The Victorian Internet is a term used to describe advanced 19th century telecommunications technologies such as the telegraph and pneumatic tube. The idea embedded in the phrase is that instantaneous global communication is not a recent invention, but rather developed in the mid-19th century, and that the changes wrought by the telegraph outweigh the changes in modern society due to the Internet. The expression was used as a title of the book The Victorian Internet by Tom Standage.

The book goes into detail regarding the similarities between early telegraph lines and what we today know as the internet. Considered by many to be the first "online" experience, telegraph lines provided the medium for what Standage called, the first online dates; when telegraph operators would engage in conversations or other personal things using those telegraph lines.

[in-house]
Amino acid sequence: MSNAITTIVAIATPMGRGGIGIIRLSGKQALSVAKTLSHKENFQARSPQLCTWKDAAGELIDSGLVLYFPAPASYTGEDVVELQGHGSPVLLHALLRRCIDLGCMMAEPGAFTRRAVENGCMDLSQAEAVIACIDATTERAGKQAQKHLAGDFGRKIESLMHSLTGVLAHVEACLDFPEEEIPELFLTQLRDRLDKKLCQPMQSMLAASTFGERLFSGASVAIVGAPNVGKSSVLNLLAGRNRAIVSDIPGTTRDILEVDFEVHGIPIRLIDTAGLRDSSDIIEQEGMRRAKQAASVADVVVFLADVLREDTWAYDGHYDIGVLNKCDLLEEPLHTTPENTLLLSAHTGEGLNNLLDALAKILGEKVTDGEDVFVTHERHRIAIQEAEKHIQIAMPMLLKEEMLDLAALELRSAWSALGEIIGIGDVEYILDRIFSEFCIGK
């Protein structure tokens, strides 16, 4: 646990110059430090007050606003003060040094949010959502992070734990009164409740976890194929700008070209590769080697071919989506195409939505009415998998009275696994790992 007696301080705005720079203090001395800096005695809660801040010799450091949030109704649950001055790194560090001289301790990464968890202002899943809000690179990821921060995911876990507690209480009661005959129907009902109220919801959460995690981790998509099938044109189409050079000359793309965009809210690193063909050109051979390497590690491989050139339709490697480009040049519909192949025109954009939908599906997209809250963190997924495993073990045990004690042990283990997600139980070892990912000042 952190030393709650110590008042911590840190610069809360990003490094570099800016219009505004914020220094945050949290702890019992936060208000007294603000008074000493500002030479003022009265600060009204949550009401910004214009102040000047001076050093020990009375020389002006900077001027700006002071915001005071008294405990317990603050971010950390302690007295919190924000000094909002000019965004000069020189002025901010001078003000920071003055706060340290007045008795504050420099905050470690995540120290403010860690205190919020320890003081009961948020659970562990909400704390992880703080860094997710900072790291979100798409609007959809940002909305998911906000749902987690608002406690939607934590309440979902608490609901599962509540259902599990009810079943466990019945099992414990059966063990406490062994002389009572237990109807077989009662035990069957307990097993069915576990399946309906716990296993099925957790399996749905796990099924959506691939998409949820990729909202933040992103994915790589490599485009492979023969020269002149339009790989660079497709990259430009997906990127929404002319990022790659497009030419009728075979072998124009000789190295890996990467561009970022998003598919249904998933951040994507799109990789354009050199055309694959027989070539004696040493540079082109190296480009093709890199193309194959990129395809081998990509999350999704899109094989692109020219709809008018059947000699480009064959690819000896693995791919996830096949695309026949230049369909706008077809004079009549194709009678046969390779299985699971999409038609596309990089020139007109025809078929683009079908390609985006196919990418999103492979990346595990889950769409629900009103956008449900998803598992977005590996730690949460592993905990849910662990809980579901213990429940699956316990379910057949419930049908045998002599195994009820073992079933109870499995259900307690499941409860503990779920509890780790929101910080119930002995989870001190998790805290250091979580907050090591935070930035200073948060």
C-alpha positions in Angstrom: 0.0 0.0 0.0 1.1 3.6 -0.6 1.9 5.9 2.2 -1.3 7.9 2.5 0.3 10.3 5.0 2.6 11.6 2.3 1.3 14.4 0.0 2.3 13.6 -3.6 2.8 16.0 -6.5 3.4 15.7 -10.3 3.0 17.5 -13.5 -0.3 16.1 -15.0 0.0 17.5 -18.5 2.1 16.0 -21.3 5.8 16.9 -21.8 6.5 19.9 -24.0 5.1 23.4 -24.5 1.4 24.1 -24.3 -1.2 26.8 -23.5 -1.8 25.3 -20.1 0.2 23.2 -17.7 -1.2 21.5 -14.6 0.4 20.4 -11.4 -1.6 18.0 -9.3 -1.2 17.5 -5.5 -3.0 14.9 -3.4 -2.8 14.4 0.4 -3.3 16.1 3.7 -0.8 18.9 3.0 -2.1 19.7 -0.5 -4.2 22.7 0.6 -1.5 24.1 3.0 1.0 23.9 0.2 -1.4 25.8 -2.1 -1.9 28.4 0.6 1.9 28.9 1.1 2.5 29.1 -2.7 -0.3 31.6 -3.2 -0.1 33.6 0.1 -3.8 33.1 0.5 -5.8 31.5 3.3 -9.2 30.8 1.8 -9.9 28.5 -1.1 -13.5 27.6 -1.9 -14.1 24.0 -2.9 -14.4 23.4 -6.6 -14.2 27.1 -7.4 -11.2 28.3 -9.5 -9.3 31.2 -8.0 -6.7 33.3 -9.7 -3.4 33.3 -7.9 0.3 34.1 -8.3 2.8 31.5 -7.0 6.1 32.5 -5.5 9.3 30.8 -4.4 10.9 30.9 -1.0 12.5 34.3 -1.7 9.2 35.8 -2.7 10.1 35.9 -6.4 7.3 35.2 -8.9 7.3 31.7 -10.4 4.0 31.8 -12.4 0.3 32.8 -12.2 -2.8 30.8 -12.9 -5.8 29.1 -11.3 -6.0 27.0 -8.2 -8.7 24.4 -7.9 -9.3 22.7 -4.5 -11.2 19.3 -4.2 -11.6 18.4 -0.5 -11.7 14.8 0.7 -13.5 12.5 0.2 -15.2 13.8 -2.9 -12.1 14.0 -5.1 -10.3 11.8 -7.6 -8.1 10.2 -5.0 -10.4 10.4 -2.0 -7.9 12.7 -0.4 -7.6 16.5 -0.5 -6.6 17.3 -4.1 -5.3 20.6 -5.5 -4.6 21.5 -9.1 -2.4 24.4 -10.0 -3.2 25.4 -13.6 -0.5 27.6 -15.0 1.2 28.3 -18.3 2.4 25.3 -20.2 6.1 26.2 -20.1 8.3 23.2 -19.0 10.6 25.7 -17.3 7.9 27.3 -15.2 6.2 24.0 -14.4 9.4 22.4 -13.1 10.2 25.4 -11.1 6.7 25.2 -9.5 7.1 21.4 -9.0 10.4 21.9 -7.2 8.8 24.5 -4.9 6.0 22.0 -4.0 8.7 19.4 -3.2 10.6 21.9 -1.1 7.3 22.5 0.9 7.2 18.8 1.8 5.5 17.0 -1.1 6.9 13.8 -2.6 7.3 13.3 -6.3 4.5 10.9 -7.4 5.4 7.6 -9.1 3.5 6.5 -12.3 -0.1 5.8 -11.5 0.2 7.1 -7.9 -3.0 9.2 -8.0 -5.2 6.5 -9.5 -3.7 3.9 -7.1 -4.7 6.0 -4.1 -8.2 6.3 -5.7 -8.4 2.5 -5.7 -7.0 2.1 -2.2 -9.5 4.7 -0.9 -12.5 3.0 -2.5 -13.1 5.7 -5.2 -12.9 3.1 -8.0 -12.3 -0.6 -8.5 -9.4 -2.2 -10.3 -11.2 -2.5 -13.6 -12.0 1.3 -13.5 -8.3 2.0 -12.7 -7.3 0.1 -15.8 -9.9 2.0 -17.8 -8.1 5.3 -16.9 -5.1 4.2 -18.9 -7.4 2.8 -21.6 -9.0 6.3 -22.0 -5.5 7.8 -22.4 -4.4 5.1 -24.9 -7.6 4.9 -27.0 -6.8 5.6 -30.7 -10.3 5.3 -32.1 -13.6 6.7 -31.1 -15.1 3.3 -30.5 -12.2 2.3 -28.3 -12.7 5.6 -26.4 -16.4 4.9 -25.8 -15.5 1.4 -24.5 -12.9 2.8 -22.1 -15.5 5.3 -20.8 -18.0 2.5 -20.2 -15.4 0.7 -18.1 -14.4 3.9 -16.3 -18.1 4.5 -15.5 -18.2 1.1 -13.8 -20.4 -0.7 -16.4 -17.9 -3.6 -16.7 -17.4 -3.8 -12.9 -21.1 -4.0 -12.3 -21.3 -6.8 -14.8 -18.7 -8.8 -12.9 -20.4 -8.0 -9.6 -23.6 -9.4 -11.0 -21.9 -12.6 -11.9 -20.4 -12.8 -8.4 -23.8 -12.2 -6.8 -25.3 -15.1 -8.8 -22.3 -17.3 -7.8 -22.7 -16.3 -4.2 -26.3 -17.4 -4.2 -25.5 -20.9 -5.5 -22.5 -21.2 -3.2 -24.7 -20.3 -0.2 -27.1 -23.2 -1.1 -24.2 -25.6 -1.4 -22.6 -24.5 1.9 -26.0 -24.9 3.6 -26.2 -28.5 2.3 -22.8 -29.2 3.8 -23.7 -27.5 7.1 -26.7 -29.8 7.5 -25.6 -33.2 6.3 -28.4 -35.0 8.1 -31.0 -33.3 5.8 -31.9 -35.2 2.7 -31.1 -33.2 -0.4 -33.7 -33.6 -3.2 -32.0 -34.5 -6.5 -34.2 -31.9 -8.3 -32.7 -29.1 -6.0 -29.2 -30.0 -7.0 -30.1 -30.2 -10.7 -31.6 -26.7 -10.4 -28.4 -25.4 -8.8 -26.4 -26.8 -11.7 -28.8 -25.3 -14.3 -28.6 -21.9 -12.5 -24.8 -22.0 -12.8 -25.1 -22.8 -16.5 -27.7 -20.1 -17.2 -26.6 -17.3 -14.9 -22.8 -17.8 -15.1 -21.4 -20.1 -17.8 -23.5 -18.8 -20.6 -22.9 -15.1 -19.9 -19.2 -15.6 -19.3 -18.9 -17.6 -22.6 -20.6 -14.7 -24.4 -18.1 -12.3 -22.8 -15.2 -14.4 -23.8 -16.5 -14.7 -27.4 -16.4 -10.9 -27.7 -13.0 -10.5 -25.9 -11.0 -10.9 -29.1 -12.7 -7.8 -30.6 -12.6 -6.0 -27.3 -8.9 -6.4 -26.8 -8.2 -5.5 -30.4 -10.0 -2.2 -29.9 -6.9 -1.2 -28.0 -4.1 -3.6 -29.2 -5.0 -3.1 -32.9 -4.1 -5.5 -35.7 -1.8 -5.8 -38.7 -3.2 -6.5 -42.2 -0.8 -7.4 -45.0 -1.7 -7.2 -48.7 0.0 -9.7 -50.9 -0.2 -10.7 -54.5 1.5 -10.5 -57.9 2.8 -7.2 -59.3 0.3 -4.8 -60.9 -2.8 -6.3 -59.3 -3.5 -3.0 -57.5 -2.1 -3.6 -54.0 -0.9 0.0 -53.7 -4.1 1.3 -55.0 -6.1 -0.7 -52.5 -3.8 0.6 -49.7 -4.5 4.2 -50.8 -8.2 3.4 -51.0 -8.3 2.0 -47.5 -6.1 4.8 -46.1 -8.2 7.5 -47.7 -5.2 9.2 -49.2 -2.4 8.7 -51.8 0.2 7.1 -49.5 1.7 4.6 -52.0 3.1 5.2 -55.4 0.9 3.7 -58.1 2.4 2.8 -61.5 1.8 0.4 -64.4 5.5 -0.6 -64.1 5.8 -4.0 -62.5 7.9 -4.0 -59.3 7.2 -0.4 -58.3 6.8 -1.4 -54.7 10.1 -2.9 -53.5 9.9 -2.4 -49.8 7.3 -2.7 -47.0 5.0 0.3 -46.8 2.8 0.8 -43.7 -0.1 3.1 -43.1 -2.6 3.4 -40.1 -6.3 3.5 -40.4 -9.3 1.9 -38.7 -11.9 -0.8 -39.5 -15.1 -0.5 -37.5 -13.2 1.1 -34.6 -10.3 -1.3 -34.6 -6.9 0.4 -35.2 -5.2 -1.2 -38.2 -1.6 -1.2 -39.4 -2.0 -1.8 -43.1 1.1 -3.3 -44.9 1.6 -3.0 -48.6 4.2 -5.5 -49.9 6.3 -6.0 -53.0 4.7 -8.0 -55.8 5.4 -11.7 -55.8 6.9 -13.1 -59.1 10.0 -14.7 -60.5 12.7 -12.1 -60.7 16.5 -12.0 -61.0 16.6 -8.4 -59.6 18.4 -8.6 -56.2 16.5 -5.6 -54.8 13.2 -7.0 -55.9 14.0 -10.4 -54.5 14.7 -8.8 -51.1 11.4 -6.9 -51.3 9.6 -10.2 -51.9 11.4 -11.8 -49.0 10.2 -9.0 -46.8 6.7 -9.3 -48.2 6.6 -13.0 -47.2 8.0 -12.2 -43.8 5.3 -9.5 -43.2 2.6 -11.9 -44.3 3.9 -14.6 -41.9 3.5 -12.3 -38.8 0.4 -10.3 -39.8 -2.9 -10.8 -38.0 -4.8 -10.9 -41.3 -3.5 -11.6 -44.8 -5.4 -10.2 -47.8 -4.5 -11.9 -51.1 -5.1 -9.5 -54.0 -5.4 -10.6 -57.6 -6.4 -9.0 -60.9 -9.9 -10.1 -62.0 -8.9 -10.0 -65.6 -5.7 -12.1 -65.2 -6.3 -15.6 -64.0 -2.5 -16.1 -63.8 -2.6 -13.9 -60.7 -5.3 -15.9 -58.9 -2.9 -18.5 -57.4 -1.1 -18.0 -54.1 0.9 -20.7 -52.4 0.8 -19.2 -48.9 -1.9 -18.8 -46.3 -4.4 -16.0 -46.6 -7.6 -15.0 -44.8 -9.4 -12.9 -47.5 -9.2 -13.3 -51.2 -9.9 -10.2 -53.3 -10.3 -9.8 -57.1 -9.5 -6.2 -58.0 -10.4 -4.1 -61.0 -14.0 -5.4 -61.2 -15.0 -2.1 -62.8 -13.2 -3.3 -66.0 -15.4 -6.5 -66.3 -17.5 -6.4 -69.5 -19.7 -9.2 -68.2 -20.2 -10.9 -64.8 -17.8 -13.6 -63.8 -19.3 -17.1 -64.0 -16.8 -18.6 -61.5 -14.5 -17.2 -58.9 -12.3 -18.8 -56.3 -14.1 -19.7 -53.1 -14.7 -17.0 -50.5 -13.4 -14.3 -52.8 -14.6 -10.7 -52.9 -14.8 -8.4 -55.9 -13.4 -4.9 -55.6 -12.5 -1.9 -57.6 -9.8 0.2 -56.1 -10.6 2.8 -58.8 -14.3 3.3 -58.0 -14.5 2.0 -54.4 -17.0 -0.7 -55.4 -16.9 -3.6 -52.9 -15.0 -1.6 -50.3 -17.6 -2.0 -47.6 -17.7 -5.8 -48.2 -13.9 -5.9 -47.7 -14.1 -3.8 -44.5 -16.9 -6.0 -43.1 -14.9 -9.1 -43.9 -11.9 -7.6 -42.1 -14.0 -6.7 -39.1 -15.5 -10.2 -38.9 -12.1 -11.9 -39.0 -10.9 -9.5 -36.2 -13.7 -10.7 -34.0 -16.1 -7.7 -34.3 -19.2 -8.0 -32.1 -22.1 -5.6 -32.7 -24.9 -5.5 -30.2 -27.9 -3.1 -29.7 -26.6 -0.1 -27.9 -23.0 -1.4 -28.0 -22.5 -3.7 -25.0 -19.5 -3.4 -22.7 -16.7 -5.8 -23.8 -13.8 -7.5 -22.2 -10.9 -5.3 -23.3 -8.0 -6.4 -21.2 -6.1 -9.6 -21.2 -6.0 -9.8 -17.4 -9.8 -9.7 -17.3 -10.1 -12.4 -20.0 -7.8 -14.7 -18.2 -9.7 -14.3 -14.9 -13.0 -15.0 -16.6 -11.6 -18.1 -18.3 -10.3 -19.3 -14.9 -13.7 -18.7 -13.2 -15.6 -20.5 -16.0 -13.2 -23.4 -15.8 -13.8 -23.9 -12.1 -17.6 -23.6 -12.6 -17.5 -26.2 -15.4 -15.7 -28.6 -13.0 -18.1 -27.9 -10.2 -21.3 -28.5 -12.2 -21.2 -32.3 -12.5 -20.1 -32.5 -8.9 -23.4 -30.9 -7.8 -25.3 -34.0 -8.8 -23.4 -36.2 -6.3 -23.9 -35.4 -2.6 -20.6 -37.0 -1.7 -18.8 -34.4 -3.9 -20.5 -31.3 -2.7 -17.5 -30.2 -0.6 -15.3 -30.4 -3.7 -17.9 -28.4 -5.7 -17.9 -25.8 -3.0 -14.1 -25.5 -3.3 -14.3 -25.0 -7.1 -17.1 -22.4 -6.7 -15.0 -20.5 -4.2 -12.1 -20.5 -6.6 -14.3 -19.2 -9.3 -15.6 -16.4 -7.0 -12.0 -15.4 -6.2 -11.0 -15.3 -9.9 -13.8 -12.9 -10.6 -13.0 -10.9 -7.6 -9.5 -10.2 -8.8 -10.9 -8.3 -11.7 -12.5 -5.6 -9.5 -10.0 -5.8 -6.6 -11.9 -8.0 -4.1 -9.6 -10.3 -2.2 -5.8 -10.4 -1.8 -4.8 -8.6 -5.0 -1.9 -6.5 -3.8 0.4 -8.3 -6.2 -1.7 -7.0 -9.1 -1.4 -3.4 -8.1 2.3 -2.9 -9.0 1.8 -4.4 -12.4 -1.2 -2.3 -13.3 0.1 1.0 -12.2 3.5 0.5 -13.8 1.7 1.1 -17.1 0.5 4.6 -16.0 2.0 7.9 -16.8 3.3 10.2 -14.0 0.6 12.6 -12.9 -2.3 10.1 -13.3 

In actuality, Standage believes that the precursor to the internet, or precursor action, occurred in 1746 when an electro-physicist by the name of Jean-Antoine Nollet tested out his theory of electrical signals when he had a group of monks join together by clasping metal wire and then proceeding to hook them all up to a large battery. This test showed that an electrical signal can travel long distances and at a very quick speed.

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